Racing Hurricane Karen to Puerto Rico

We arrived to Puerto Rico, JUST IN TIME FOR HURRICANE KAREN.  This marks our presence through 3 Tropical storms or hurricanes in the last month, and every time we were either suppose to be flying OR WERE heading into the general direction.    What ARE WE THINKING!!!. 

Michael and Margarita of Caribbean Sailing Solutions in Fajardo, who we had worked with for years and visited a few times, offered for us to stay on one of their boats in Fajardo while we were in PR, and we  thankfully accepted after spending the last month in hotels in Florida. 

It would be nice to be on a boat floating again.   However, KAREN had different plans for us, when her sea state and weather closed the ferry trip from Fajardo to the little Isleta where the boats where docked.  So we had to find an alternative for a few nights until the sea state improved. 

The thing with a hurricane in a tropical zone is that it can be devastating. So, as we found out in Martinique, and again in Florida, and now here in Puerto Rico, is that LITERALLY EVERYTHING shuts down or closes and boards up. For days!

We drove from San Juan towards Salinas ( the boat we went to look at was in Salinas). We looked for any hotel along the way. ANY. There were NONE. everything was on hurricane closures and with the history Puerto Rico had with both Irma and Maria a few years before, every precaution was taken. It was about 10 pm before we found somewhere possible that we could sleep for the night.

One hotel, ….  And we are hesitant to say, but for humour factor we will…..  was for rent by the hour. …. 

We eventually convinced them that we had travelled all day and we just really need to sleep! I guess we looked innocent enough and they made concessions for our stay for the night. Including a fridge.  But, just to tell you, there are no windows in the room, no clock, and there is a garage that you drive the car into to shut the door.  Get the picture???  UGH…..  BUT it was one of the absolute cleanest hotels we had stayed in over a month…..  so no complaints from this side. 

When we finally got to Isleta, it was delightful.   Except for having to drag our 4- 50 pound bags with us.    When we left NautiKel, we took  everything we would need for the next 6 months, until we got back to our storage unit in Panama. …..  (right, as they say for sailors that plans are written in sand at low tide)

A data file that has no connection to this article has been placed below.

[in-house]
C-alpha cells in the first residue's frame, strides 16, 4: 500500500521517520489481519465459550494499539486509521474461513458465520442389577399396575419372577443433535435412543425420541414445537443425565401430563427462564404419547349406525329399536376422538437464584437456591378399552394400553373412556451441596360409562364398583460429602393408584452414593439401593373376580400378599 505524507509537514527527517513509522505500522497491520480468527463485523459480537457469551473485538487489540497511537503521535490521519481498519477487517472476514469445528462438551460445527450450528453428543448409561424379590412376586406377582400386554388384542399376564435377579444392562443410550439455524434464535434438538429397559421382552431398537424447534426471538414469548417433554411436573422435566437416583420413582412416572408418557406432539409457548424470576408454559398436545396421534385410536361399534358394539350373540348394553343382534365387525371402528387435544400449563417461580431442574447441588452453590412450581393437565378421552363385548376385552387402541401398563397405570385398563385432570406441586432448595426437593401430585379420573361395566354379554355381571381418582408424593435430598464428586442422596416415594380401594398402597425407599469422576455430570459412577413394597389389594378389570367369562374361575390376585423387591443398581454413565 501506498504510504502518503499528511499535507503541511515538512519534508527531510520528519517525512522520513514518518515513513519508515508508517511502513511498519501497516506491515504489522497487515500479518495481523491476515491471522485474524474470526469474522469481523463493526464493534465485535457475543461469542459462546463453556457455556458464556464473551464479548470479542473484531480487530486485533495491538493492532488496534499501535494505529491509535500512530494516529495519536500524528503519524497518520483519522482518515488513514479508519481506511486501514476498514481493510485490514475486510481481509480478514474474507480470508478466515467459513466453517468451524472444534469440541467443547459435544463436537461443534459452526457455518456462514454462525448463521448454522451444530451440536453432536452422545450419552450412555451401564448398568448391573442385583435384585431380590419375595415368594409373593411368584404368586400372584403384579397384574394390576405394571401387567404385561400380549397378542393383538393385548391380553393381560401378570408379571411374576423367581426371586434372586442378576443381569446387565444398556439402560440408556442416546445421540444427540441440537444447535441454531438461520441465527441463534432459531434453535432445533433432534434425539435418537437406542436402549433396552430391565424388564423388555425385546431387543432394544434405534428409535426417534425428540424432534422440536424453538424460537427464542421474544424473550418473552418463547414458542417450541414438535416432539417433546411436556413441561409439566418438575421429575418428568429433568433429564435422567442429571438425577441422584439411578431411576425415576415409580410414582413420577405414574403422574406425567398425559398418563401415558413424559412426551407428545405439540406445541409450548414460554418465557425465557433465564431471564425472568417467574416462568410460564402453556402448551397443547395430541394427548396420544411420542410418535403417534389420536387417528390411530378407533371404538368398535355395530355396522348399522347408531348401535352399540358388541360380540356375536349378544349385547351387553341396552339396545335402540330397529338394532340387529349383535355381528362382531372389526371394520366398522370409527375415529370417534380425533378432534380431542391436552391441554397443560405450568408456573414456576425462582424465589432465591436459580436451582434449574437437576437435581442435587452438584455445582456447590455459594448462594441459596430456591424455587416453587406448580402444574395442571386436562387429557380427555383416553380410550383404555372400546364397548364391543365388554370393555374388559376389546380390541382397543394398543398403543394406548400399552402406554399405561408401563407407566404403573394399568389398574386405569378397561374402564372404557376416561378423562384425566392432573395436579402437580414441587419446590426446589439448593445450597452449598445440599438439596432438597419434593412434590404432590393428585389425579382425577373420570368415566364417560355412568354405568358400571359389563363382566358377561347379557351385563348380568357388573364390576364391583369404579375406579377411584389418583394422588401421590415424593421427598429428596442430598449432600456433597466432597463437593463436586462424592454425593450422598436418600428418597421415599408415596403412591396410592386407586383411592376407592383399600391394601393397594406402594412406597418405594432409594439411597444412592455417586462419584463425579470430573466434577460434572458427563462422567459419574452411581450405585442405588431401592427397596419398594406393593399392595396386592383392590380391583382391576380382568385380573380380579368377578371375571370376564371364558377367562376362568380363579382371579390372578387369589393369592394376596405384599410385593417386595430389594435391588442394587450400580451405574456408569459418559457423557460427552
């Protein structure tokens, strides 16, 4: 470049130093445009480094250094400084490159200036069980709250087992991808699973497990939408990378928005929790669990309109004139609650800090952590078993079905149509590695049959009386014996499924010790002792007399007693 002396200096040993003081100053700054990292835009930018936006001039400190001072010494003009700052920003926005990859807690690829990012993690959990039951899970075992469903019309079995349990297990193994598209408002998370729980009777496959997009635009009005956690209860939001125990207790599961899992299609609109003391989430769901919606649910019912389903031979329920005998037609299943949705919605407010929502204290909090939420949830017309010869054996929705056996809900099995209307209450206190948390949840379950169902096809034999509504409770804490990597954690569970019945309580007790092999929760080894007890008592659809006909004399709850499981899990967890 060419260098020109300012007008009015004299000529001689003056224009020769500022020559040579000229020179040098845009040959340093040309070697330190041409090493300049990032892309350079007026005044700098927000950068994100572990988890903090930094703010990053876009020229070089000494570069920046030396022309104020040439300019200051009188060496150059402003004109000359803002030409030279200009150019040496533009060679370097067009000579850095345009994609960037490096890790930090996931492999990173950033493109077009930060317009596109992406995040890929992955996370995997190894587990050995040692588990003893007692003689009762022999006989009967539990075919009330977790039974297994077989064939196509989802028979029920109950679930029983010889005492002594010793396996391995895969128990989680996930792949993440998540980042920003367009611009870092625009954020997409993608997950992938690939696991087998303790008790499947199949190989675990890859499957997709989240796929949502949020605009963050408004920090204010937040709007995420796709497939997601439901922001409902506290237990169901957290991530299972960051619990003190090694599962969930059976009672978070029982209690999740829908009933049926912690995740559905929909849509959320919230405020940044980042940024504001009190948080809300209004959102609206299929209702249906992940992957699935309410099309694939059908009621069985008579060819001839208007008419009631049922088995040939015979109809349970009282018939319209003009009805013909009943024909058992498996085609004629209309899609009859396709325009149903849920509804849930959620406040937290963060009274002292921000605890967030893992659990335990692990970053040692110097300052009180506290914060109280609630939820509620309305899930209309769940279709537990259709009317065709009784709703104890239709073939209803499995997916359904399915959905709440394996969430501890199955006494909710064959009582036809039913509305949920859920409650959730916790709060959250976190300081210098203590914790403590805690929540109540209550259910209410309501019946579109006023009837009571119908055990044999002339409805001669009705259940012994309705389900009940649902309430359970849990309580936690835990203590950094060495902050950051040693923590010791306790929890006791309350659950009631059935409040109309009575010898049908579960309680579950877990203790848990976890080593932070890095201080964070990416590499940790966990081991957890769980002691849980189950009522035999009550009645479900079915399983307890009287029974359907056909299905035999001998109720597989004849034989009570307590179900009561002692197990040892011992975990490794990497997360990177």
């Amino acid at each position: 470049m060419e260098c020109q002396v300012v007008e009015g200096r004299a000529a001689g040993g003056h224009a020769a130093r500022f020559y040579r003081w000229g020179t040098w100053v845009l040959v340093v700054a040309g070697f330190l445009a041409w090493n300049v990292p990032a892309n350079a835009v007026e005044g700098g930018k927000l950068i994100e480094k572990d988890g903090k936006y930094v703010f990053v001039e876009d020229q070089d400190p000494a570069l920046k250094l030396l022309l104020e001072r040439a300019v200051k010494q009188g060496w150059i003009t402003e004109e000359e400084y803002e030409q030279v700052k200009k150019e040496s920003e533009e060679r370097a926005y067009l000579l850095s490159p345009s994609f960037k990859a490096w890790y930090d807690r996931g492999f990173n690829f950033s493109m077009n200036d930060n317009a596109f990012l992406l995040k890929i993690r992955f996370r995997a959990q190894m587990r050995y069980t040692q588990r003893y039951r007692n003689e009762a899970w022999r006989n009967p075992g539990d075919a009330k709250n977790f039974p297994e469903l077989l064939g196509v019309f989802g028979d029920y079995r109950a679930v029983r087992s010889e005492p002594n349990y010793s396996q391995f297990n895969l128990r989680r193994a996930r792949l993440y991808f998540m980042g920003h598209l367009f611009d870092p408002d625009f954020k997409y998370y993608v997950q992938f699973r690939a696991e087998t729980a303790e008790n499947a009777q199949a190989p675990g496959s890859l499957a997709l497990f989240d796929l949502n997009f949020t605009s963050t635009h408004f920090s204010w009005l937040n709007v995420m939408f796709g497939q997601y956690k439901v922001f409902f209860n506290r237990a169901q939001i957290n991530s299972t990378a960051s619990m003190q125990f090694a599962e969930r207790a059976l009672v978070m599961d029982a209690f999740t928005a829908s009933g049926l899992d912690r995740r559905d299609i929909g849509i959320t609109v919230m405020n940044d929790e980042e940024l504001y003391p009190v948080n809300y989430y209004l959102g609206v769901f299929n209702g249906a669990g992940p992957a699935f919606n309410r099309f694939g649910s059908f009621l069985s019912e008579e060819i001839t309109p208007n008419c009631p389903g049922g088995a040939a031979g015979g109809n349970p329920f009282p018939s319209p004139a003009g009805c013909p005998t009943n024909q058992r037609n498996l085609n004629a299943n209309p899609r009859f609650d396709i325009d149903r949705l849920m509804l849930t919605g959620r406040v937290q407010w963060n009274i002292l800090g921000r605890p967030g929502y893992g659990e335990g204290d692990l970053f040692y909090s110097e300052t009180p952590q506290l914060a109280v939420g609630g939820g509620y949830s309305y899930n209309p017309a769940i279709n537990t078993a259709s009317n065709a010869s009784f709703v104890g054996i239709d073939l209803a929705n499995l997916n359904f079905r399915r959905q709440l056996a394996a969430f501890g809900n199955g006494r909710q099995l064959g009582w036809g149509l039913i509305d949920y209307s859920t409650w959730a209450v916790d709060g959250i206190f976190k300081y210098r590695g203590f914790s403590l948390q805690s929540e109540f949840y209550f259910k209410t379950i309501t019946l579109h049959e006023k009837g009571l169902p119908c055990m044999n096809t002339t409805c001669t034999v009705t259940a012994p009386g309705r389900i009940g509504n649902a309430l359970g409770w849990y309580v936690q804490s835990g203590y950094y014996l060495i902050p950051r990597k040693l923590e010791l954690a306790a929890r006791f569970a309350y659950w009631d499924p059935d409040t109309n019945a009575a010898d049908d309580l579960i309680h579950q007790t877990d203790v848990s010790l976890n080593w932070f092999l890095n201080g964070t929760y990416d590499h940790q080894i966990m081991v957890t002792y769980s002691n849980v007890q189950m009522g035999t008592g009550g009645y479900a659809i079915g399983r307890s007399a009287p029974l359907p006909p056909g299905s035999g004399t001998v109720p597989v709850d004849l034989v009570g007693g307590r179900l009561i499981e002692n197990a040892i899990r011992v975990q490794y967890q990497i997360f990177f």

Now, on about the boat that we went into Puerto Rico to look at……

The Knysna is a decent sailing South African built catamaran.   Knysnas have a good reputation and a good design for the charter market. 

We had a couple issues with THIS particular boat for a couple reasons. 

The boat we went to see, was misrepresented, it did not have the dinghy included in the pictures, none of the ‘ stuff” in the original pics was included, and it was not ready to go.  The stainless rack on the back, built to carry the dinghy, was so heavy that the back transom step was already submerged, and the dinghy was not even on it.

Again, when you decide to sell your boat, make sure its ready to sell. Make sure that boats pictures are as it will be seen at viewing by the buyer- Not pics with stuff that’s not included and not pictures from 10 years ago. People spend a lot of time, money and energy going to see a boat they are considering, every seller should keep that in mind.

We felt duped….. again.  So we bailed.   And again felt disheartened. 

We then got word of a Leopard 47 in the area, not qute ready to sell, but the owner was willing.  Leopard 47’s and 43’s make very comfortable liveaboard cruising yachts.

We looked at it the first time, and it seemed ok,…   The second time we went back some things had started to be swapped out and changed, and the third time we looked, we felt that with the oil in the bildges and the warm engines always on our arrival, something was up.  So we bailed on that one too. 

This boat search was getting really hard on both the heart and the pocketbook. 

Time to reassess. 

Storm on the horizon in Isleta

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